Spam Analysis Akismet-WPStats-Blogging

Here is a brief dataset I out after one hour of cutting and pasting from’s creative data style formats. It shows spam,comments,traffic, and number of posts written monthly.

Clearly monthly traffic is directly related to number I write (suppose A + B* Posts)

But Spam is showing a discontinuous growth especially after a big month (in which Reddit helped)

Akismet had some missing historical values (which is curious)

So what can we do with this dataframe in R or any other statistical software.

Spam Analysis
Month Spam detected Traffic excluding spam Posts Written Traffic /Post Spam /Post Spam/Traffic Ham detected Missed spam False positives
Feb-11 1848 5079 18 282.17 102.6667 36.39% 4.00 6.00 0.0%
Jan-11 3724 10238 35 292.51 106.4 36.37% 0.00 3.00 0.0%
Dec-10 3676 10345 35 295.57 105.0286 35.53% 8.00 6.00 0.0%
Nov-10 3680 11723 71 165.11 51.83099 31.39% 24.00 3.00 0.0%
Oct-10 2292 16430 71 231.41 32.28169 13.95% 24.00 18.00 0.0%
Sep-10 0 17913 63 284.33 0 0.00% 0.00 0.00 0.0%
Aug-10 0 5403 17 317.82 0 0.00% 0.00 0.00 0.0%
Jul-10 2 5041 10 504.1 0.2 0.04% 0.00 0.00 0.0%
Jun-10 5 4271 11 388.27 0.454545 0.12% 10.00 1.00 0.0%

Zen and the art of applying T tests to Spam Data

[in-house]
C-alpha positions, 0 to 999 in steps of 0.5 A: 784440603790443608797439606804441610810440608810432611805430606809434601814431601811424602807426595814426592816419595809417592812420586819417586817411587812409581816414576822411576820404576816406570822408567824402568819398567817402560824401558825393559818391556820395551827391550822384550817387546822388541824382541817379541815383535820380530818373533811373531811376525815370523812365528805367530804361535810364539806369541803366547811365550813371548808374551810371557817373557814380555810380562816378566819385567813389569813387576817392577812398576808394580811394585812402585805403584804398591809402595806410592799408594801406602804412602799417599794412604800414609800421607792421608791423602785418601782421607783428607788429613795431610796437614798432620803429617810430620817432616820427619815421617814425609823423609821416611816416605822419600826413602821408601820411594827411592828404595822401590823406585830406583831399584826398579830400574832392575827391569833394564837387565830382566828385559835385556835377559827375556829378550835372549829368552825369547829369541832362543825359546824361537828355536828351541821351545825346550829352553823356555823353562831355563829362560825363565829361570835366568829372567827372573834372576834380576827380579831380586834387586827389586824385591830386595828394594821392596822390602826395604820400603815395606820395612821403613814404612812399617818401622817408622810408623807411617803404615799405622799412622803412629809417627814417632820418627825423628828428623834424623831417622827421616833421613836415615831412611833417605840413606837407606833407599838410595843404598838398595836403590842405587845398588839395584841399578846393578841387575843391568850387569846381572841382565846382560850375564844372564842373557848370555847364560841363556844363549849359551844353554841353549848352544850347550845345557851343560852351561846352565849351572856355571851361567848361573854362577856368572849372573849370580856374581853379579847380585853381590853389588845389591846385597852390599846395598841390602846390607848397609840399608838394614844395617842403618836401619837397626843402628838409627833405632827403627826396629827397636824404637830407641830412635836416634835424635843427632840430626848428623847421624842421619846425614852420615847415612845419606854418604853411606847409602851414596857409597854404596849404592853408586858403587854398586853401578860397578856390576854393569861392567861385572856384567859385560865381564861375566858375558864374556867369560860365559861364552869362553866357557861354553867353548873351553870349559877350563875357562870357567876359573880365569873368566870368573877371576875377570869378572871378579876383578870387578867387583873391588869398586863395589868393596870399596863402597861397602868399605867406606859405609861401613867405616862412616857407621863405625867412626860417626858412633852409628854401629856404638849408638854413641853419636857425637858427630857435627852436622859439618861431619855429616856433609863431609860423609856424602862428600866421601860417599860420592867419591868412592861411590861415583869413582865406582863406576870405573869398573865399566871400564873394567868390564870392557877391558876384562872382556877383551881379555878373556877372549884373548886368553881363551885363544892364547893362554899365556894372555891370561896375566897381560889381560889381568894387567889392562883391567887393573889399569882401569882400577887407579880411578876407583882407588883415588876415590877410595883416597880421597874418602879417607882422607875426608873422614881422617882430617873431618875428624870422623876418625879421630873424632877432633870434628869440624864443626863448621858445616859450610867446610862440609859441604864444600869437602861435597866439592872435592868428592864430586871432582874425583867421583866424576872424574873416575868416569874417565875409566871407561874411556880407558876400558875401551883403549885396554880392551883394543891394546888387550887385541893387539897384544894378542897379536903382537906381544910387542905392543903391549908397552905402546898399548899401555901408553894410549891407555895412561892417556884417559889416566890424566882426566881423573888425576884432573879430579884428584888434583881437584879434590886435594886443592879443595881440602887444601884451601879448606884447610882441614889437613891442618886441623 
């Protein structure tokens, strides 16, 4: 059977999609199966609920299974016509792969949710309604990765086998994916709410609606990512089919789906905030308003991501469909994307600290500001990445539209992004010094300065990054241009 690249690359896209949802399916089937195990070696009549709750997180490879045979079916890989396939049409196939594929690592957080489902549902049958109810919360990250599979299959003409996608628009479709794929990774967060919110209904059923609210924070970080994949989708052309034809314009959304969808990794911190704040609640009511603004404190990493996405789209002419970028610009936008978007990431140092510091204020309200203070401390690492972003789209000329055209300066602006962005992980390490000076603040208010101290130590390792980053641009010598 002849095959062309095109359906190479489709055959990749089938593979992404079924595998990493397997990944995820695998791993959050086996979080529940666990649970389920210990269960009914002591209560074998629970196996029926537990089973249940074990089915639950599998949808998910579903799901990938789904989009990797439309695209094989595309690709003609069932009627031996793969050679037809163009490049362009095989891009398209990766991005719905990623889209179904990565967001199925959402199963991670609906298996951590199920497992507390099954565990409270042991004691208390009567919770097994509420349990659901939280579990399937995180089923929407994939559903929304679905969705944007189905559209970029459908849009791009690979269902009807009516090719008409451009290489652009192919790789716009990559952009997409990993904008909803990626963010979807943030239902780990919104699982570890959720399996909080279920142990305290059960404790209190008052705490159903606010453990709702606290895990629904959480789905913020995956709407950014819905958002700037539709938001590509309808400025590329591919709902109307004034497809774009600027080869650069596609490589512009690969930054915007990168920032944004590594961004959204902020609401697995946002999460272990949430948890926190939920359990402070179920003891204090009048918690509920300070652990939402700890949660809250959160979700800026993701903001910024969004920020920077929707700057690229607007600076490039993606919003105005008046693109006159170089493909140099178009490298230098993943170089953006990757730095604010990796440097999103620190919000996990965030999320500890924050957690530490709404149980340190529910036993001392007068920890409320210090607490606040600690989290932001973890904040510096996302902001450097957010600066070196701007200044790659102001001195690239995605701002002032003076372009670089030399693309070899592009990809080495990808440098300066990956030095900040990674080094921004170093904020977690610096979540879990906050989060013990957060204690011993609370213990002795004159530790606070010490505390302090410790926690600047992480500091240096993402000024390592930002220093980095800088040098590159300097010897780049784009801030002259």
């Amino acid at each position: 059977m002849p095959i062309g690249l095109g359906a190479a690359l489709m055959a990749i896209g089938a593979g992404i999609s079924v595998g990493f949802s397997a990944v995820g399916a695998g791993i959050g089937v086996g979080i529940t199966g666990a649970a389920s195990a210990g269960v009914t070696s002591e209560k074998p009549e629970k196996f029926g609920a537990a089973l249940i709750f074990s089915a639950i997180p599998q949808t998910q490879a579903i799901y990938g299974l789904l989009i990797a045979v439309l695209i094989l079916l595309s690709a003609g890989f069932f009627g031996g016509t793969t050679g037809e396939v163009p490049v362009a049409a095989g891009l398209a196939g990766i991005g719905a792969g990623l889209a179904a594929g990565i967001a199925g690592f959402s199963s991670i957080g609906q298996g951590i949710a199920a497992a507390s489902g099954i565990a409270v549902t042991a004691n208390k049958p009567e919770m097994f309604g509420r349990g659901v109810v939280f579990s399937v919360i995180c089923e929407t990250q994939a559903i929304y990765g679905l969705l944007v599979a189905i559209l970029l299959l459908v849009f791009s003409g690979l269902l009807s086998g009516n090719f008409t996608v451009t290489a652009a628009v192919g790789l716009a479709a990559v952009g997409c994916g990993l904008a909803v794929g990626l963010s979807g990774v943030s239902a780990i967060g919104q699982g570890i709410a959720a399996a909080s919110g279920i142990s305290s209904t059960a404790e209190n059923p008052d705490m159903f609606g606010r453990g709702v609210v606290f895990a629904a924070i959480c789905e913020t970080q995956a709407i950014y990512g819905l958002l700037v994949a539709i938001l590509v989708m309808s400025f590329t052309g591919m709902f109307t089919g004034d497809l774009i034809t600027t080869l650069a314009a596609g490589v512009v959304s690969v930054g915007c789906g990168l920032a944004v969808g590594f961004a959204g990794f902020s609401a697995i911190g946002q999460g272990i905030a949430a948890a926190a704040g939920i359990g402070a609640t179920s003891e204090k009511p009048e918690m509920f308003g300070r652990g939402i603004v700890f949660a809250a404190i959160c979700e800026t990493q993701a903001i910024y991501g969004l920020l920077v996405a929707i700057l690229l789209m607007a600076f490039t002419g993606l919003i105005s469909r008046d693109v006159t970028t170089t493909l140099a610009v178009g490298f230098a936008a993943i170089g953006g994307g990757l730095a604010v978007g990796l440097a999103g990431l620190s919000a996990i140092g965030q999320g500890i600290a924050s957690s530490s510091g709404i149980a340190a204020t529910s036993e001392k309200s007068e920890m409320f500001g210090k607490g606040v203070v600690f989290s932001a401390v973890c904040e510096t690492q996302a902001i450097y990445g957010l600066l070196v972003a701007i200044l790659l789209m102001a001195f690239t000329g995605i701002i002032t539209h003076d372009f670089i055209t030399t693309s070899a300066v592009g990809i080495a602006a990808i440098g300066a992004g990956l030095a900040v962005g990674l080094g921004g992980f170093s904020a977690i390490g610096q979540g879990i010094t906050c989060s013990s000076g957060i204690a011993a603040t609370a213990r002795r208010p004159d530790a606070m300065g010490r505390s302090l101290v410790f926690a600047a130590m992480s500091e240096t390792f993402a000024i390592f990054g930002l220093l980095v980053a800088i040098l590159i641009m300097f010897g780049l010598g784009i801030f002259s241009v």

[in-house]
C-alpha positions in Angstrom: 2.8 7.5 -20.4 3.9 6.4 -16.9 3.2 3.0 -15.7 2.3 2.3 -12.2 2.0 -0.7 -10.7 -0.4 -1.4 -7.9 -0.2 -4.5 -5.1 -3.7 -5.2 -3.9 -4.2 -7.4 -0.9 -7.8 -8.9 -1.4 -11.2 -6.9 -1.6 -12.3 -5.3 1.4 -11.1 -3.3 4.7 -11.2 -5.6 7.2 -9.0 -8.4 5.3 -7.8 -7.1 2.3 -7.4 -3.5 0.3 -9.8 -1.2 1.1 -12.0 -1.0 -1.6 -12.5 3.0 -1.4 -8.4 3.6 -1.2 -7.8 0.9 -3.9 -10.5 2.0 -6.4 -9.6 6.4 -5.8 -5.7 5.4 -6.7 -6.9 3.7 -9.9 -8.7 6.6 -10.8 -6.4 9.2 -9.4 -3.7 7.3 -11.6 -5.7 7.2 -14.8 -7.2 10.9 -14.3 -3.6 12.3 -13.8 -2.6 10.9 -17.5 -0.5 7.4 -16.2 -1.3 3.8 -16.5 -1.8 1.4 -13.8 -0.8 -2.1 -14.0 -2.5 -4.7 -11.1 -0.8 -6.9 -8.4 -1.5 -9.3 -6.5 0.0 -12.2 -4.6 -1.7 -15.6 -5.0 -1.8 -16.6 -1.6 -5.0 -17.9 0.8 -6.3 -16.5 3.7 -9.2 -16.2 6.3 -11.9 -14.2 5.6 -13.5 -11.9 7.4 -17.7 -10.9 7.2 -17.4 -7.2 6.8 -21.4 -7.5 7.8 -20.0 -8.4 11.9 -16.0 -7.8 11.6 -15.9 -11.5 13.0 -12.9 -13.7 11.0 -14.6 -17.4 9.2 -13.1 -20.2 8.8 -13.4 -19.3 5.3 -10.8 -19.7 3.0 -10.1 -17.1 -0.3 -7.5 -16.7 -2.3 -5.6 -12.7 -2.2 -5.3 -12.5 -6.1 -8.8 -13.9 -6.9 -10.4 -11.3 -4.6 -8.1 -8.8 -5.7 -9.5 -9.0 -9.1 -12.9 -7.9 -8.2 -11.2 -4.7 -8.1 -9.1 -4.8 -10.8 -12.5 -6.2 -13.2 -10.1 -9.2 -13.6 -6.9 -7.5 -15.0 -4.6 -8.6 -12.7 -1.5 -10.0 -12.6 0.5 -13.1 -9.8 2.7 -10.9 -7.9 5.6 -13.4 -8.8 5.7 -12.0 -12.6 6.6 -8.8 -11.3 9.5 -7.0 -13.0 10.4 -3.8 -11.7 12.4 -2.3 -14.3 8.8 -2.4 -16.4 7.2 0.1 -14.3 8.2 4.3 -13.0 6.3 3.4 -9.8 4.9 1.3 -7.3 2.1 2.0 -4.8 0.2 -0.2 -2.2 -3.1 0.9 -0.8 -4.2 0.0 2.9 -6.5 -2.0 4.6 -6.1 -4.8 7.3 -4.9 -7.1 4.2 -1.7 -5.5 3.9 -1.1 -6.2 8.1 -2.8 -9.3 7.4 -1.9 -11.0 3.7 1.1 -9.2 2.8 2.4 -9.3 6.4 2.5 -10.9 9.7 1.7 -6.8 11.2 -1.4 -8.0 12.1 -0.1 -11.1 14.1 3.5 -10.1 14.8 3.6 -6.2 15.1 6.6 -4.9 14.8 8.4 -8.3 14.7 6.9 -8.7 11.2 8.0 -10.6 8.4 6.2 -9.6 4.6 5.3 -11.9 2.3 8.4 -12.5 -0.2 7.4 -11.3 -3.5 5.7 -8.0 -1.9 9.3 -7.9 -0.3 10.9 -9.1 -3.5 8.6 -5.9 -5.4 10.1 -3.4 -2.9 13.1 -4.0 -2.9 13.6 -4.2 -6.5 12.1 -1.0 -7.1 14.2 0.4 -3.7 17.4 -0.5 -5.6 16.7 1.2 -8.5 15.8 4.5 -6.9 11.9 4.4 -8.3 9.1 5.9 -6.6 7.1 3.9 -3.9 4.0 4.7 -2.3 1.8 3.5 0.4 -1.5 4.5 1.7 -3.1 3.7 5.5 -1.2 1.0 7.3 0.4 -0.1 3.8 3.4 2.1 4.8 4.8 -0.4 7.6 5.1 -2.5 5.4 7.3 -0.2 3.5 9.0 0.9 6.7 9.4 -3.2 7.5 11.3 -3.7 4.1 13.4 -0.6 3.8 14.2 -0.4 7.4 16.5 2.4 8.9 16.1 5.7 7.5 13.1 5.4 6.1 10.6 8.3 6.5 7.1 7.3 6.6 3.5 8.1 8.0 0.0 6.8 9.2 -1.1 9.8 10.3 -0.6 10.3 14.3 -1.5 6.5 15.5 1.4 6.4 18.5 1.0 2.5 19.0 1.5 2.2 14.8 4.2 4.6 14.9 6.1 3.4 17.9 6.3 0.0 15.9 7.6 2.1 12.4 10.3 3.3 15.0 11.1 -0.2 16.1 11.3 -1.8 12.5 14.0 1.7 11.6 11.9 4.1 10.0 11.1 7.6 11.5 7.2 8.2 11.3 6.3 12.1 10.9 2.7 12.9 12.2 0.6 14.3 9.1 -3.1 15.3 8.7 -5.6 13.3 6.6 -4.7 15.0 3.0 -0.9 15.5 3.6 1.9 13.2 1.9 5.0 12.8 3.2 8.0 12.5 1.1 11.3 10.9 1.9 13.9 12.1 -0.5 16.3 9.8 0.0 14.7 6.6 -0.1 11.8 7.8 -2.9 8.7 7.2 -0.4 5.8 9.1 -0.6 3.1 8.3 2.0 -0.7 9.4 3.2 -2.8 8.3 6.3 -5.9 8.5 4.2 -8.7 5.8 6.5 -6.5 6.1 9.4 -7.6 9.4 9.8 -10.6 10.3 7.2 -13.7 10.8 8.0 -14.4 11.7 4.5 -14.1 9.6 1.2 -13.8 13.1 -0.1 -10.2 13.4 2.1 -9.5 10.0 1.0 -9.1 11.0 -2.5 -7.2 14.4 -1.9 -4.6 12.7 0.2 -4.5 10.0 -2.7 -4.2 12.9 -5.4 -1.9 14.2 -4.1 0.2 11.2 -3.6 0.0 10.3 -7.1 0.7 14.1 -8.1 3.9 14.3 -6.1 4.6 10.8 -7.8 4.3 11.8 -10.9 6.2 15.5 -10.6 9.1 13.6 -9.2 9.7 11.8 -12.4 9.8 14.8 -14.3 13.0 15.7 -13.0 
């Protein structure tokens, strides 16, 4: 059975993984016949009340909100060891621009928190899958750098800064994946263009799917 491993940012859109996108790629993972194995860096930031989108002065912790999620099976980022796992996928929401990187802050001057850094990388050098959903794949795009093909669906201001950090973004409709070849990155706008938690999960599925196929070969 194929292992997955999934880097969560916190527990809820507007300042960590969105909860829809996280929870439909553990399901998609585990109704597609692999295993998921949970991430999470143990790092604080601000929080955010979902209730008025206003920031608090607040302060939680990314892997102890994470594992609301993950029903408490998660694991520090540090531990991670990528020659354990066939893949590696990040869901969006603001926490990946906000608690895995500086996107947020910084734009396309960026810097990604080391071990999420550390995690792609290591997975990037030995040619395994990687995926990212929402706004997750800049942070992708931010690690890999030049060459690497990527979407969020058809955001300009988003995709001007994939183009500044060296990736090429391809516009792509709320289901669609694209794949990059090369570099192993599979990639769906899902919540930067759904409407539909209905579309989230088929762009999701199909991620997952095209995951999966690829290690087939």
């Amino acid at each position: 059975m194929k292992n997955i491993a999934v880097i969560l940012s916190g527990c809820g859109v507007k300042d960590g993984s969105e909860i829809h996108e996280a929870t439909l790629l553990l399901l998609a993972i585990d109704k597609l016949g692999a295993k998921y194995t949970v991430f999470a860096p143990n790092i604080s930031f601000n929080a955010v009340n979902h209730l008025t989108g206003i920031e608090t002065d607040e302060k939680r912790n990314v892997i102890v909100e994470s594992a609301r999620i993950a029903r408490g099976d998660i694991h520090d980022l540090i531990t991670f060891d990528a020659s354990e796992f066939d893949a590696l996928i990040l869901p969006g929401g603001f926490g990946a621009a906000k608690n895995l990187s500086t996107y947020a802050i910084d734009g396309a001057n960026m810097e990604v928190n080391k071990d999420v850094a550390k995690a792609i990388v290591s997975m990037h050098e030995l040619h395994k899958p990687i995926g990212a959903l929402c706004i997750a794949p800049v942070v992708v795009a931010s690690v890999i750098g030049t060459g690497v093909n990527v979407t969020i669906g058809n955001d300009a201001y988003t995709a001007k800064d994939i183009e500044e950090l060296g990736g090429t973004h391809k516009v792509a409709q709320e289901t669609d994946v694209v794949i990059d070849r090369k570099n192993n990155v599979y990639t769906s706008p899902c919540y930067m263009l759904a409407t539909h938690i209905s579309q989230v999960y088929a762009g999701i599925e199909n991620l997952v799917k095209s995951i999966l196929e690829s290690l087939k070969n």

Decisionstats traffic seemed up mmm but Spam is way way up

Whos spamming my dear bloggie


is it the russians doing a link spam. unlikely they dont bot against Akismet that much (as they fail)

And Captcha can be failed by python (apparently. sigh)

Is there a co relation of certain tags of posts, and count of spam- hoping to distort say blogs’s search engine rankings for SAS WPS Lawsuit in Google or jet ski across  pacific in Google.

Sigh- an old retired outlaw black hat is never kept in peace. Try doing a blog search for R in Google- Revo  is now down to number 7 (which is hmm given Google Instant)

Of course I think too much about SEO, but I dont run CPC ads- I made much more money when traffic is low – say 5-10 small businesses needing to forecast their sales .

and enjoy your Thanksgiving. Remember the Indians bring the Turkeys.


Open Source and Software Strategy

Curt Monash at Monash Research pointed out some ongoing open source GPL issues for WordPress and the Thesis issue (Also see and

As a user of both going upwards of 2 years- I believe open source and GPL license enforcement are general parts of software strategy of most software companies nowadays. Some thoughts on  open source and software strategy-Thesis remains a very very popular theme and has earned upwards of 100,000 $ for its creator (estimate based on 20k plus installs and 60$ avg price)

  • Little guys like to give away code to get some satisfaction/ recognition, big guys give away free code only when its necessary or when they are not making money in that product segment anyway.
  • As Ethan Hunt said, ” Every Hero needs a Villian”. Every software (market share) war between players needs One Big Company Holding more market share and Open Source Strategy between other player who is not able to create in house code, so effectively out sources by creating open source project. But same open source propent rarely gives away the secret to its own money making project.